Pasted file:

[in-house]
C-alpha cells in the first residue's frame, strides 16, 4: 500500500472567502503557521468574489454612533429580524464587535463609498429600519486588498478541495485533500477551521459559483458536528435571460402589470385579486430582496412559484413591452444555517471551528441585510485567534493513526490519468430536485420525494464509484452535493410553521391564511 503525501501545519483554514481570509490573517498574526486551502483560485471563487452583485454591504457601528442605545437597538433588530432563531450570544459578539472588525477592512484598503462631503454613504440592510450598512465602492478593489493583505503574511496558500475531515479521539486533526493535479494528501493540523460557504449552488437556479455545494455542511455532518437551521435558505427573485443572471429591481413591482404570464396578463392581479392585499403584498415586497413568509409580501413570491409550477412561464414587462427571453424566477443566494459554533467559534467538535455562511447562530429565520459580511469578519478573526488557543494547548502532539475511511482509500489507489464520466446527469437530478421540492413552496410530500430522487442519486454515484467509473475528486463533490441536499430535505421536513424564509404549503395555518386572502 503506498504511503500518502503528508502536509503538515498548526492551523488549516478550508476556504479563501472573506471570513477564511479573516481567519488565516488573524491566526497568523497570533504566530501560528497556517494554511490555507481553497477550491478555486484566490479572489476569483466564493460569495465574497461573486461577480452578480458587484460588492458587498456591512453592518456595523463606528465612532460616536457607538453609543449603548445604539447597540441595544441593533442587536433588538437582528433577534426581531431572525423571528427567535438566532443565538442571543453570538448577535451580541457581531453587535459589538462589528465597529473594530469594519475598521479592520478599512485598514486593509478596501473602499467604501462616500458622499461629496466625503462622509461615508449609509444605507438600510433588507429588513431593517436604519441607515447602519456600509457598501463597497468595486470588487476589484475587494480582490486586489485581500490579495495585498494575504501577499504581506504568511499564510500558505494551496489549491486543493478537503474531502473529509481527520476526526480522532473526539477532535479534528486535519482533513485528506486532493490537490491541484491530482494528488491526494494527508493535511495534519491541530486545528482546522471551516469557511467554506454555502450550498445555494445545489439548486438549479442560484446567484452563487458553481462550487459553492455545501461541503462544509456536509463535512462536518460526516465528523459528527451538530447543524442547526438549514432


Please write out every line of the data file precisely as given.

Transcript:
[in-house]
C-alpha cells in the first residue's frame, strides 16, 4: 500500500472567502503557521468574489454612533429580524464587535463609498429600519486588498478541495485533500477551521459559483458536528435571460402589470385579486430582496412559484413591452444555517471551528441585510485567534493513526490519468430536485420525494464509484452535493410553521391564511 503525501501545519483554514481570509490573517498574526486551502483560485471563487452583485454591504457601528442605545437597538433588530432563531450570544459578539472588525477592512484598503462631503454613504440592510450598512465602492478593489493583505503574511496558500475531515479521539486533526493535479494528501493540523460557504449552488437556479455545494455542511455532518437551521435558505427573485443572471429591481413591482404570464396578463392581479392585499403584498415586497413568509409580501413570491409550477412561464414587462427571453424566477443566494459554533467559534467538535455562511447562530429565520459580511469578519478573526488557543494547548502532539475511511482509500489507489464520466446527469437530478421540492413552496410530500430522487442519486454515484467509473475528486463533490441536499430535505421536513424564509404549503395555518386572502 503506498504511503500518502503528508502536509503538515498548526492551523488549516478550508476556504479563501472573506471570513477564511479573516481567519488565516488573524491566526497568523497570533504566530501560528497556517494554511490555507481553497477550491478555486484566490479572489476569483466564493460569495465574497461573486461577480452578480458587484460588492458587498456591512453592518456595523463606528465612532460616536457607538453609543449603548445604539447597540441595544441593533442587536433588538437582528433577534426581531431572525423571528427567535438566532443565538442571543453570538448577535451580541457581531453587535459589538462589528465597529473594530469594519475598521479592520478599512485598514486593509478596501473602499467604501462616500458622499461629496466625503462622509461615508449609509444605507438600510433588507429588513431593517436604519441607515447602519456600509457598501463597497468595486470588487476589484475587494480582490486586489485581500490579495495585498494575504501577499504581506504568511499564510500558505494551496489549491486543493478537503474531502473529509481527520476526526480522532473526539477532535479534528486535519482533513485528506486532493490537490491541484491530482494528488491526494494527508493535511495534519491541530486545528482546522471551516469557511467554506454555502450550498445555494445545489439548486438549479442560484446567484452563487458553481462550487459553492455545501461541503462544509456536509463535512462536518460526516465528523459528527451538530447543524442547526438549514432